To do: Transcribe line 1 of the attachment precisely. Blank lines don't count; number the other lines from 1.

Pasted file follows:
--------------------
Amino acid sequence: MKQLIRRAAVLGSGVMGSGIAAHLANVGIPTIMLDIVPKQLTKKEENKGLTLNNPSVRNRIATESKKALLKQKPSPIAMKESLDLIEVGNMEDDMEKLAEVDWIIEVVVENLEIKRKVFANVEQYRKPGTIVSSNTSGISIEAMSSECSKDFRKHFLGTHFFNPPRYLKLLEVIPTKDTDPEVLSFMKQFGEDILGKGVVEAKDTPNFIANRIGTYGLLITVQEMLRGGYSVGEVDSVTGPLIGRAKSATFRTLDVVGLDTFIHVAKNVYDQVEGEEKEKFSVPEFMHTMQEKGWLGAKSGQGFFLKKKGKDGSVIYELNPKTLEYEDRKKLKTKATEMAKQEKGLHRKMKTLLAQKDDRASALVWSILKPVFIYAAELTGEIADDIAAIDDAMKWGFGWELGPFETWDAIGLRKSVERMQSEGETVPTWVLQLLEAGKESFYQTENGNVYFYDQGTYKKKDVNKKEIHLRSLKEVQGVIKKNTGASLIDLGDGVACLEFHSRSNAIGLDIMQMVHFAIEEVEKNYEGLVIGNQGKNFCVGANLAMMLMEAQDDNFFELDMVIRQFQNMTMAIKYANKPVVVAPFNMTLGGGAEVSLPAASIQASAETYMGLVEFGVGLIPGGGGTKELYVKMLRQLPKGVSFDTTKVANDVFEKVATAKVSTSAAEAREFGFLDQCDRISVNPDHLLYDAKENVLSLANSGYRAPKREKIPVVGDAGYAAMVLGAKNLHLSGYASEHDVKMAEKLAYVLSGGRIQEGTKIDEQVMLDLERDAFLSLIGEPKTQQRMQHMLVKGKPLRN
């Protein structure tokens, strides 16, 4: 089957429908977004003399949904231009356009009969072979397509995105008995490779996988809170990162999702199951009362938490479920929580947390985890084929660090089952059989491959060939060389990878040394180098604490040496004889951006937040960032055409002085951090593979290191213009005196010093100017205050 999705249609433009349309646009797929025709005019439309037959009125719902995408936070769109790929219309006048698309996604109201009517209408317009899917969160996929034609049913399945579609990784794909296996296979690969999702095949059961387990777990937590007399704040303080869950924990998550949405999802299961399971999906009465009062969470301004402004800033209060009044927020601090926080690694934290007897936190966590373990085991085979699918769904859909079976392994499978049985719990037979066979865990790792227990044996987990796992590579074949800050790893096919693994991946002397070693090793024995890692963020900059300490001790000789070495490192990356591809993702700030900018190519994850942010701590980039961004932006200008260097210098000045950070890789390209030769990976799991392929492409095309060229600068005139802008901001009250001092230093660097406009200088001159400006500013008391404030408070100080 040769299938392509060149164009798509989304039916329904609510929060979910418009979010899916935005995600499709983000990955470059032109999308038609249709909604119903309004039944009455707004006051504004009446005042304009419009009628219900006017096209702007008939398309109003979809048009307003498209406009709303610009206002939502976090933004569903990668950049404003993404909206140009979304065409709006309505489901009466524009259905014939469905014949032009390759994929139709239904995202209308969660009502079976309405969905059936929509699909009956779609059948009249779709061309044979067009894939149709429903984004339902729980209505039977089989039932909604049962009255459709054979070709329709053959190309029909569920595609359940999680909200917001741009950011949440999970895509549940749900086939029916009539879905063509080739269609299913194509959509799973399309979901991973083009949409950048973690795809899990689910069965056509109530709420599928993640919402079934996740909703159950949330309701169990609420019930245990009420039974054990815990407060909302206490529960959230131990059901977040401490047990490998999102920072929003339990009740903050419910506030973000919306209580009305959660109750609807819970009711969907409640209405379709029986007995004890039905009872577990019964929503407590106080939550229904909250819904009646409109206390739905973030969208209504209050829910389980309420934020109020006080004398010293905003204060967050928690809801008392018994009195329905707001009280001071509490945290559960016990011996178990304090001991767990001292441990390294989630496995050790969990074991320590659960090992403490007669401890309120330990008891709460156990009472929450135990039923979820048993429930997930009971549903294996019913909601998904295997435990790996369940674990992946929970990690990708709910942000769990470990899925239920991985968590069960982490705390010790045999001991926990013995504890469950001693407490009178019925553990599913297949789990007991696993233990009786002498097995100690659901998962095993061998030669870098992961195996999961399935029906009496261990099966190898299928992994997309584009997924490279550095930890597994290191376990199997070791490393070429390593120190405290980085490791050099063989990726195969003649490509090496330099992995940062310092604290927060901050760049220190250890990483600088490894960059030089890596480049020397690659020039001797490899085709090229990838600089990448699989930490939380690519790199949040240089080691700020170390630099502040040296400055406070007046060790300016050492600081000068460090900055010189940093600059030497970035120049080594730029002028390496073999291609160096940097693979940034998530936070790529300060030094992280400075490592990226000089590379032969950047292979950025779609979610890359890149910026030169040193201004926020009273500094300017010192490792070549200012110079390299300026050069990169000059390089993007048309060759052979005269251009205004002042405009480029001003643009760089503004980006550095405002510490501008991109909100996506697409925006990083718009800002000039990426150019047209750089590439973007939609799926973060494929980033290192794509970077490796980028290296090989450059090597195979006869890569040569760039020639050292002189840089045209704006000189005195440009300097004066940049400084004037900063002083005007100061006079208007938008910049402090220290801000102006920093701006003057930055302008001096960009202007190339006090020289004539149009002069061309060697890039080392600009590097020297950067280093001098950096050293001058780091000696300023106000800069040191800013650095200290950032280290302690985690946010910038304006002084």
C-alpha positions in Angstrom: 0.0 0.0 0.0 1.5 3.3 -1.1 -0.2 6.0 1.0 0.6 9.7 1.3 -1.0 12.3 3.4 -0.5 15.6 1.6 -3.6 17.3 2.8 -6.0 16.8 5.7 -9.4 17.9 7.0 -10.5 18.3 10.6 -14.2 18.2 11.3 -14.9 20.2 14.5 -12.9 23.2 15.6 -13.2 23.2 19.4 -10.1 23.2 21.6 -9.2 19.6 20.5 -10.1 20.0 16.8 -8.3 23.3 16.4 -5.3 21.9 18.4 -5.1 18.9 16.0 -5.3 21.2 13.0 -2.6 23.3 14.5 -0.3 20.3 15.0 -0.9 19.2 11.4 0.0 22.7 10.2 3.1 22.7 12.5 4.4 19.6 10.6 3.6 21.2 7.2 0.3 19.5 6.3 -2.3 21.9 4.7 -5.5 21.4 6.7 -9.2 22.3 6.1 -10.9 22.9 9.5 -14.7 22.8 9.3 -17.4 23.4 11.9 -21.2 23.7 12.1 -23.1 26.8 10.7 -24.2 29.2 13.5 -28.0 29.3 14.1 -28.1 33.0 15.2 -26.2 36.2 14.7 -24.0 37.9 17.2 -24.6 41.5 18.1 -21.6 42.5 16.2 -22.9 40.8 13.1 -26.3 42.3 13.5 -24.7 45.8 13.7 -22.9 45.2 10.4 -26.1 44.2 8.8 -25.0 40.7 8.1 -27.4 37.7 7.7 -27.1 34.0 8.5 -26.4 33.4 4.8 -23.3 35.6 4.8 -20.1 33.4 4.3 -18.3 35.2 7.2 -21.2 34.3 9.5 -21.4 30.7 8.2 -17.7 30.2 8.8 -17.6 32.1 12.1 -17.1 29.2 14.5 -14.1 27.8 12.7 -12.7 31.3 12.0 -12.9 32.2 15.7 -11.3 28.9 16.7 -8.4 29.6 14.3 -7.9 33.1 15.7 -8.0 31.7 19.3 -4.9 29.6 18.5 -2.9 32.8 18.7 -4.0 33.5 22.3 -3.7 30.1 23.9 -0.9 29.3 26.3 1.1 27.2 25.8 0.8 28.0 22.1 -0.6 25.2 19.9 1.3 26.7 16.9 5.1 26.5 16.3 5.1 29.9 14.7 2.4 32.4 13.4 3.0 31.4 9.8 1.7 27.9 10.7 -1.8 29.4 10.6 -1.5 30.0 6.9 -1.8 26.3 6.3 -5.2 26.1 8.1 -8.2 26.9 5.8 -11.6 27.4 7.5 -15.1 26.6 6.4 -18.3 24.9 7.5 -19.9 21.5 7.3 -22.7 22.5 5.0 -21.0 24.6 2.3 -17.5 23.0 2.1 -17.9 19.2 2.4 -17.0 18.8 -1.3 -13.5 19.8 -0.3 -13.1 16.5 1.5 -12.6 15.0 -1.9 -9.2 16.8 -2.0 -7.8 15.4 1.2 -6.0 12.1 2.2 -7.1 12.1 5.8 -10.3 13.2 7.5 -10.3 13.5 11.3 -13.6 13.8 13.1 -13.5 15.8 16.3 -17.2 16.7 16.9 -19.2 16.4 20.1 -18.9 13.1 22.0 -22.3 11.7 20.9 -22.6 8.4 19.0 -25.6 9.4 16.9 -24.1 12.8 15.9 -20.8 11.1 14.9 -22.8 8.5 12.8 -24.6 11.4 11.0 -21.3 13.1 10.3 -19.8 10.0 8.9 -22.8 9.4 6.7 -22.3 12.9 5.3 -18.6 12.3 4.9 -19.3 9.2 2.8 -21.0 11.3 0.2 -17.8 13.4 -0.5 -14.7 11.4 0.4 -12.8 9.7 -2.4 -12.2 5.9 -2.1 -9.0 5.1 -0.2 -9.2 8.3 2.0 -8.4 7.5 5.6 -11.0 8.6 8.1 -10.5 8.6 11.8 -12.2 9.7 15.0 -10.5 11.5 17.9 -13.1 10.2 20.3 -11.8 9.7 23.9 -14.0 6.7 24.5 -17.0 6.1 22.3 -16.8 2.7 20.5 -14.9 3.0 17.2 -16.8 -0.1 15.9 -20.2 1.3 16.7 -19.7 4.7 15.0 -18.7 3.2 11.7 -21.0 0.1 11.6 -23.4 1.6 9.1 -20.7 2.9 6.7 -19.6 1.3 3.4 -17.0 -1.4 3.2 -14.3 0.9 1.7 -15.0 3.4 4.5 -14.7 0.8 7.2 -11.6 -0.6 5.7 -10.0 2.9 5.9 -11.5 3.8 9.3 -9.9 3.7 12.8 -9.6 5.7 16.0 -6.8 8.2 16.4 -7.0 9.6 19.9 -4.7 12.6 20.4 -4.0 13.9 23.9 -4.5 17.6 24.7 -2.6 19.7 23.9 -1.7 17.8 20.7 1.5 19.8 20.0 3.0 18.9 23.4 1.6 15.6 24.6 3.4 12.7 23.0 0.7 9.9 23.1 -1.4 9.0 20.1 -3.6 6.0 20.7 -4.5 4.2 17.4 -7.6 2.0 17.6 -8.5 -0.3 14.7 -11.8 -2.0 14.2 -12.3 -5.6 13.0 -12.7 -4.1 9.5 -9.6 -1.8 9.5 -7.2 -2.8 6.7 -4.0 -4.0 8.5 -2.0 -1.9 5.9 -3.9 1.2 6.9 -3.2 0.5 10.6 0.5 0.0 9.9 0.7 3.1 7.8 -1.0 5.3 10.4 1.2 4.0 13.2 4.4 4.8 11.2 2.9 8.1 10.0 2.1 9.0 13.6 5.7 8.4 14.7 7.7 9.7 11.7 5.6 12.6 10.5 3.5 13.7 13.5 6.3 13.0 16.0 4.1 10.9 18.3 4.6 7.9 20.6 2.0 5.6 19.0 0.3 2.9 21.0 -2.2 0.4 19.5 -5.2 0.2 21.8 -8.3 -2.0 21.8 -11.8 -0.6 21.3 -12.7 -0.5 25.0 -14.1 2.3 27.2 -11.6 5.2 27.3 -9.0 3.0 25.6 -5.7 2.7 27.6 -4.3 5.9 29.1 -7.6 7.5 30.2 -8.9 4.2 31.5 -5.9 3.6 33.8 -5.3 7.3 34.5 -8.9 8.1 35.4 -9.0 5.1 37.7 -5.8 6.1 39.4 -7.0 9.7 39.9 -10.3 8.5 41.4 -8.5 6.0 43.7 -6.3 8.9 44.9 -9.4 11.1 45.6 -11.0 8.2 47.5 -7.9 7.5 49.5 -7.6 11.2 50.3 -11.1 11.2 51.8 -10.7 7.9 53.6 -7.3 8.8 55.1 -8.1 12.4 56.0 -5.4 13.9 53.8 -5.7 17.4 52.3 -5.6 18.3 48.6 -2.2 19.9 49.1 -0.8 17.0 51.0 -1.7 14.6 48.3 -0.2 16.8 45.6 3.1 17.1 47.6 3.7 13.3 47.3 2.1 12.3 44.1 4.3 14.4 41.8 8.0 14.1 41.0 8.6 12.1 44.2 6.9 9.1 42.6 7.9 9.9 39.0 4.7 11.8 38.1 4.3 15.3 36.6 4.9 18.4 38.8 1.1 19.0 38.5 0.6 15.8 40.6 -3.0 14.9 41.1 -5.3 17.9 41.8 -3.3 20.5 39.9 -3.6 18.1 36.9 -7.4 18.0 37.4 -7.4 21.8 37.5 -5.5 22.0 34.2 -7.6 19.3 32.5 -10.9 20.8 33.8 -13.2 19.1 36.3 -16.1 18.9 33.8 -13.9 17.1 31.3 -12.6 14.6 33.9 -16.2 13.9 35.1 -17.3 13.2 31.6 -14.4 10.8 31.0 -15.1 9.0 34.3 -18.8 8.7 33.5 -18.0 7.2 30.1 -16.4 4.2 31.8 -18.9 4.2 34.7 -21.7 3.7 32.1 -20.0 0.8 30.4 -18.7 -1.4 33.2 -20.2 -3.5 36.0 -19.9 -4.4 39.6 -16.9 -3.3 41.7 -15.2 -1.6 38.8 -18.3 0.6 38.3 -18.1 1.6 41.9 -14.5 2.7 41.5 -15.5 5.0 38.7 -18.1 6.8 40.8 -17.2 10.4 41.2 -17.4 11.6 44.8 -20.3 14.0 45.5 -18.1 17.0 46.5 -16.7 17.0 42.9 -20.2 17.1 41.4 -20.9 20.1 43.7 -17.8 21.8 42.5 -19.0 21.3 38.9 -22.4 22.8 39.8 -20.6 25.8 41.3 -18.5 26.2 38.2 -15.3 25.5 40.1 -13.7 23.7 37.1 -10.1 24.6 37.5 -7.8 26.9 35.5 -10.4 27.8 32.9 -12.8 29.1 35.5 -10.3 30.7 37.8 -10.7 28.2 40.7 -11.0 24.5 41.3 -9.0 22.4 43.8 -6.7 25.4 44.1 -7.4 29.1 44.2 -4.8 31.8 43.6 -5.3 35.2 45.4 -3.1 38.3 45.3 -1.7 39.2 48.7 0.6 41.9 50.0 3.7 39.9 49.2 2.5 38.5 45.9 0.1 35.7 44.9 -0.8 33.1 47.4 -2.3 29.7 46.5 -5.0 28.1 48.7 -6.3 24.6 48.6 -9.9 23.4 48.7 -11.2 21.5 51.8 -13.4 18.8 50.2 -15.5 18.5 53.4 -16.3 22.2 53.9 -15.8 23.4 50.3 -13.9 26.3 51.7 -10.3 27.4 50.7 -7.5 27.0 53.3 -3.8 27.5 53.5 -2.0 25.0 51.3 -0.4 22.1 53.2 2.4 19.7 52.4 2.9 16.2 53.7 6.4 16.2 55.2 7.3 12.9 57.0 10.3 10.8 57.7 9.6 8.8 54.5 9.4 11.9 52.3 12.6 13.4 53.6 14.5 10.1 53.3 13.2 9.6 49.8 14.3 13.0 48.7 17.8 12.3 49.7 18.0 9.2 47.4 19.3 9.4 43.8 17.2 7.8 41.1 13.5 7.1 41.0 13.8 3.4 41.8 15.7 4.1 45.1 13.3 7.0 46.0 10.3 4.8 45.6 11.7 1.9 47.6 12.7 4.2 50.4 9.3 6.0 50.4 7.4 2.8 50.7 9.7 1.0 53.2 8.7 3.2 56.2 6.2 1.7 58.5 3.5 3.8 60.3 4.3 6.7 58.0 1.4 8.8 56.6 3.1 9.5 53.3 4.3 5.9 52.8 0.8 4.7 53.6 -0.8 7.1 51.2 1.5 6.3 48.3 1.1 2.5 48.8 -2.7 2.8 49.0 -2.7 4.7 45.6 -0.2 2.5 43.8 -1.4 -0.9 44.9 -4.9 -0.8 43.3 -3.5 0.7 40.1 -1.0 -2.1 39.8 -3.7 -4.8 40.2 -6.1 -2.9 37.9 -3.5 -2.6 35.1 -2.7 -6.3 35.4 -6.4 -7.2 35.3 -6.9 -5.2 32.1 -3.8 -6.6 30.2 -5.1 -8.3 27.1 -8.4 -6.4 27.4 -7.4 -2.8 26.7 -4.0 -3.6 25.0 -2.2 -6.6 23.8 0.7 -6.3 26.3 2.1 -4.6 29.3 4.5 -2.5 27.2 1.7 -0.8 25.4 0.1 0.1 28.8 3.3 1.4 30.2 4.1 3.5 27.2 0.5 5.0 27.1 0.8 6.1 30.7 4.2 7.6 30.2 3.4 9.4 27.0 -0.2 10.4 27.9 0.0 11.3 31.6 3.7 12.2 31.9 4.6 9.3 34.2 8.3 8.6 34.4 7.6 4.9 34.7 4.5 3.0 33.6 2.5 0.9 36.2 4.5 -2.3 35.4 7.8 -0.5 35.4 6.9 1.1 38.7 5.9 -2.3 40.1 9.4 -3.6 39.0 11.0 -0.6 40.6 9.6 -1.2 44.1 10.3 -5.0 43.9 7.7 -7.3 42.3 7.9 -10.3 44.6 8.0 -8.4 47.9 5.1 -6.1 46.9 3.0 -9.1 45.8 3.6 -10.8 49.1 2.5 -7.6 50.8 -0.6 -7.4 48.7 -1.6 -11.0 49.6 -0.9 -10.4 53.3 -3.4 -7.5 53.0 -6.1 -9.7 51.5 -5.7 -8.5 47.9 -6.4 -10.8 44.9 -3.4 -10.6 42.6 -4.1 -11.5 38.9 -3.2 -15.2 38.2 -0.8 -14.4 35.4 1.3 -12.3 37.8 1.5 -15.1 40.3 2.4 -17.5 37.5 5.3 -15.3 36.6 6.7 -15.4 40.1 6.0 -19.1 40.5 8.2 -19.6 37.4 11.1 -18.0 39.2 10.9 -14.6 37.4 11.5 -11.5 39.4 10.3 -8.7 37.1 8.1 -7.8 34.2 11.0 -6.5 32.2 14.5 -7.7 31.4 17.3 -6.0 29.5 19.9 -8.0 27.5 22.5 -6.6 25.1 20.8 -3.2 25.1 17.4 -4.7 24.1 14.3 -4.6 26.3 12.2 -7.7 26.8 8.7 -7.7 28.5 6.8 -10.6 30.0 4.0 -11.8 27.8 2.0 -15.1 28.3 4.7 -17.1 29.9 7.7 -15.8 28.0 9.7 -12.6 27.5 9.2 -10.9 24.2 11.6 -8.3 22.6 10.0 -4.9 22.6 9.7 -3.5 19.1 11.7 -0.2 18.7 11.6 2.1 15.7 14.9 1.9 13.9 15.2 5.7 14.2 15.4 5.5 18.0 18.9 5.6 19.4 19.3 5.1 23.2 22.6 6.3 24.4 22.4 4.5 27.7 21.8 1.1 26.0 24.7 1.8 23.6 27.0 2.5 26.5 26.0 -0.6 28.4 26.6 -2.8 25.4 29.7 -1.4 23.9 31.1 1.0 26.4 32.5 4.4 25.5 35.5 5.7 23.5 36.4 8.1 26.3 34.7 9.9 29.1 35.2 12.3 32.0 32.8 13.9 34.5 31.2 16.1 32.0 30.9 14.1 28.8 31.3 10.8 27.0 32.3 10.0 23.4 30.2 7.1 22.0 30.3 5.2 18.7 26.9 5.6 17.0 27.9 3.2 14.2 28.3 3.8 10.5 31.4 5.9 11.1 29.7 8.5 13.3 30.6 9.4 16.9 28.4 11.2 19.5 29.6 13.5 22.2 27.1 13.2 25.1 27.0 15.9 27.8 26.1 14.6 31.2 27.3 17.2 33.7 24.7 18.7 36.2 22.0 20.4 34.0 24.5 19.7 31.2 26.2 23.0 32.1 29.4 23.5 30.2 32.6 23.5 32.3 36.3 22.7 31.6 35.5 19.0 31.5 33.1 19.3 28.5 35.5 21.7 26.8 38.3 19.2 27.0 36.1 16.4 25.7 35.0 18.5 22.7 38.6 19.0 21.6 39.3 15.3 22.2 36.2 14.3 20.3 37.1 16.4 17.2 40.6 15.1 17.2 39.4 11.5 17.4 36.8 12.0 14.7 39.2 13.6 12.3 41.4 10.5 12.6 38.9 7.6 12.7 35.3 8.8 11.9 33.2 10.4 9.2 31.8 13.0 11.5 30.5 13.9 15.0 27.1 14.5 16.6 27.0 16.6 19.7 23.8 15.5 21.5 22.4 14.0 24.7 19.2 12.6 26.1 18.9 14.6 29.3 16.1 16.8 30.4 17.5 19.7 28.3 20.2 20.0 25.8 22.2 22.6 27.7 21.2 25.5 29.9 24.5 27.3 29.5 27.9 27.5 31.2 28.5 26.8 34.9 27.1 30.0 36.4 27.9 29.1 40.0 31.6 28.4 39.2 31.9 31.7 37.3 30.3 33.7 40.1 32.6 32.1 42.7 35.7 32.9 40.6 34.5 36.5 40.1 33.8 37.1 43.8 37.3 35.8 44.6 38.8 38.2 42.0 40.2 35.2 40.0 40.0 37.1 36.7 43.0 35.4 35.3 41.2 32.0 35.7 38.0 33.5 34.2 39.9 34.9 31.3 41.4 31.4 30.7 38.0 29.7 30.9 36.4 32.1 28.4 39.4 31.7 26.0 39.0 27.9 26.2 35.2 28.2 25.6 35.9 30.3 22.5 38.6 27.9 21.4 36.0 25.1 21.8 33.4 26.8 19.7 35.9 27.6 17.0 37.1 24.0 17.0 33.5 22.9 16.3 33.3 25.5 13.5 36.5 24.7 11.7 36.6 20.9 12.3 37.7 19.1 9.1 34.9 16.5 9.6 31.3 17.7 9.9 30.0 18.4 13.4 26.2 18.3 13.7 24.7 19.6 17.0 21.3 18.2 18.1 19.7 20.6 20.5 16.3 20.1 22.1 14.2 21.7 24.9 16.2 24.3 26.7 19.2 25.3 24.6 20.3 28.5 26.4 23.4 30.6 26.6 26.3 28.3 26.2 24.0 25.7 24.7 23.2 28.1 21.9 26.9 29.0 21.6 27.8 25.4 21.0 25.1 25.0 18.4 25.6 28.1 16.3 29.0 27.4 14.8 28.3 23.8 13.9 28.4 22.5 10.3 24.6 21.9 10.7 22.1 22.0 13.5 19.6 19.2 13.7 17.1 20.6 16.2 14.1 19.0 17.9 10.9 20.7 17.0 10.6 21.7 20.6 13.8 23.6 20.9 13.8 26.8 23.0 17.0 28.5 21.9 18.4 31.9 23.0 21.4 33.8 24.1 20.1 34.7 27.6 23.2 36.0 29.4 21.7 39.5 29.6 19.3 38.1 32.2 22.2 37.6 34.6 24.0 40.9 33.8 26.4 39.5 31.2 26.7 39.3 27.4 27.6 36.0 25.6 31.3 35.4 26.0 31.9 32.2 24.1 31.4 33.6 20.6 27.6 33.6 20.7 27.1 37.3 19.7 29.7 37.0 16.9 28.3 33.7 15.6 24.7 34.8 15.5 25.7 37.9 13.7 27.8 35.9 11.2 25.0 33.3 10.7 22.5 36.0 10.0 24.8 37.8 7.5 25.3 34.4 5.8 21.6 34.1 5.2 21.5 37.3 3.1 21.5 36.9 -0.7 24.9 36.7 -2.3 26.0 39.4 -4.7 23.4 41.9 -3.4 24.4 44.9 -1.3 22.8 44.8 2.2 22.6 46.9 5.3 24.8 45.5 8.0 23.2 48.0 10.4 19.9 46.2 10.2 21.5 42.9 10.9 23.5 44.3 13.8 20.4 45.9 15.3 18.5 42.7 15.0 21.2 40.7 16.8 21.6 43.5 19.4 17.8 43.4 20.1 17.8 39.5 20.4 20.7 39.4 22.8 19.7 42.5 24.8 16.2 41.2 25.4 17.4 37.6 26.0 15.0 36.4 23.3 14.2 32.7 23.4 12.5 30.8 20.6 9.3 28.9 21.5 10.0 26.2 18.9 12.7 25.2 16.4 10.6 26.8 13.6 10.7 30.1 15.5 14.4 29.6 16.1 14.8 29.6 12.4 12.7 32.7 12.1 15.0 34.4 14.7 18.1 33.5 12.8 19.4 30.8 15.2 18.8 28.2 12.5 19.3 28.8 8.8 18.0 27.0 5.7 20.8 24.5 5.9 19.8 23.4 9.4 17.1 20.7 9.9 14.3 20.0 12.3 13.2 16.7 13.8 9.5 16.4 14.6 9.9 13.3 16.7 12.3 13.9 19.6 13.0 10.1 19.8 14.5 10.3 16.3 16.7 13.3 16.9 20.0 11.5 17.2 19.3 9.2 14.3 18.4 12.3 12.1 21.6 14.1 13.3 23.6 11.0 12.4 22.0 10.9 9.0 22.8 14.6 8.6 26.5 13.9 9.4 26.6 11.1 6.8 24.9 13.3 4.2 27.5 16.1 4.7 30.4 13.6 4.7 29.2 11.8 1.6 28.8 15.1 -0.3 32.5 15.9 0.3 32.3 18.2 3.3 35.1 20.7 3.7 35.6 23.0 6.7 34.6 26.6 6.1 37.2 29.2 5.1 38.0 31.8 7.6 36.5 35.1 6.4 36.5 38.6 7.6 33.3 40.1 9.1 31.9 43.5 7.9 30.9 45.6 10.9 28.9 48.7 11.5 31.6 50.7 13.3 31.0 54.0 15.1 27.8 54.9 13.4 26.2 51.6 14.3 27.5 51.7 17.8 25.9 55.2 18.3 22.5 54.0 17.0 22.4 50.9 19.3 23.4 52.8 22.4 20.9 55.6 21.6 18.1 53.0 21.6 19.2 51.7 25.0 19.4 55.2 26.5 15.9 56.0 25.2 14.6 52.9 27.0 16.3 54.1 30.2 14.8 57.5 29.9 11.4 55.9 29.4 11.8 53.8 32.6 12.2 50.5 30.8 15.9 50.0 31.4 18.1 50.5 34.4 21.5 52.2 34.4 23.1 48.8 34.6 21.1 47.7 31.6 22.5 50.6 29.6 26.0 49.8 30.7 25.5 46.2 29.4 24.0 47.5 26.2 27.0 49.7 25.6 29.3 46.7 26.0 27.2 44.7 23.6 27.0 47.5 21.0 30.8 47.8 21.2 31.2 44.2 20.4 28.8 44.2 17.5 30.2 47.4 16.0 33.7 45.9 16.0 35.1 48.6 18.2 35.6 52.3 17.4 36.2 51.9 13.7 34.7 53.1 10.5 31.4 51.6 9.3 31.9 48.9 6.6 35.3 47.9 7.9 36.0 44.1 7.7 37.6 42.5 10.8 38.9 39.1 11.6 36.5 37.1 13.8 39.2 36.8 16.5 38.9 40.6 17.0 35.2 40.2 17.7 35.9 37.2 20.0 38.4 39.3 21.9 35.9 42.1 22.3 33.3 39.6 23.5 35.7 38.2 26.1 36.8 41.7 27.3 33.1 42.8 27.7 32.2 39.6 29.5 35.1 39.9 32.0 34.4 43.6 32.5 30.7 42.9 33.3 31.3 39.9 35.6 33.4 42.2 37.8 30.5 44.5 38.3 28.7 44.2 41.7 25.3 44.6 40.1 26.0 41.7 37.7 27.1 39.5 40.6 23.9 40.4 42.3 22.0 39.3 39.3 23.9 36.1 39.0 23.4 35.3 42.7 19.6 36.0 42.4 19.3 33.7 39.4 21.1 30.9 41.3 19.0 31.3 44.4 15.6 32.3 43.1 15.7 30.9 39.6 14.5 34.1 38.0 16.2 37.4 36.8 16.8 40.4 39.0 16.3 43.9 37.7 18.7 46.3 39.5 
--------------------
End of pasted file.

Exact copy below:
Amino acid sequence: MKQLIRRAAVLGSGVMGSGIAAHLANVGIPTIMLDIVPKQLTKKEENKGLTLNNPSVRNRIATESKKALLKQKPSPIAMKESLDLIEVGNMEDDMEKLAEVDWIIEVVVENLEIKRKVFANVEQYRKPGTIVSSNTSGISIEAMSSECSKDFRKHFLGTHFFNPPRYLKLLEVIPTKDTDPEVLSFMKQFGEDILGKGVVEAKDTPNFIANRIGTYGLLITVQEMLRGGYSVGEVDSVTGPLIGRAKSATFRTLDVVGLDTFIHVAKNVYDQVEGEEKEKFSVPEFMHTMQEKGWLGAKSGQGFFLKKKGKDGSVIYELNPKTLEYEDRKKLKTKATEMAKQEKGLHRKMKTLLAQKDDRASALVWSILKPVFIYAAELTGEIADDIAAIDDAMKWGFGWELGPFETWDAIGLRKSVERMQSEGETVPTWVLQLLEAGKESFYQTENGNVYFYDQGTYKKKDVNKKEIHLRSLKEVQGVIKKNTGASLIDLGDGVACLEFHSRSNAIGLDIMQMVHFAIEEVEKNYEGLVIGNQGKNFCVGANLAMMLMEAQDDNFFELDMVIRQFQNMTMAIKYANKPVVVAPFNMTLGGGAEVSLPAASIQASAETYMGLVEFGVGLIPGGGGTKELYVKMLRQLPKGVSFDTTKVANDVFEKVATAKVSTSAAEAREFGFLDQCDRISVNPDHLLYDAKENVLSLANSGYRAPKREKIPVVGDAGYAAMVLGAKNLHLSGYASEHDVKMAEKLAYVLSGGRIQEGTKIDEQVMLDLERDAFLSLIGEPKTQQRMQHMLVKGKPLRN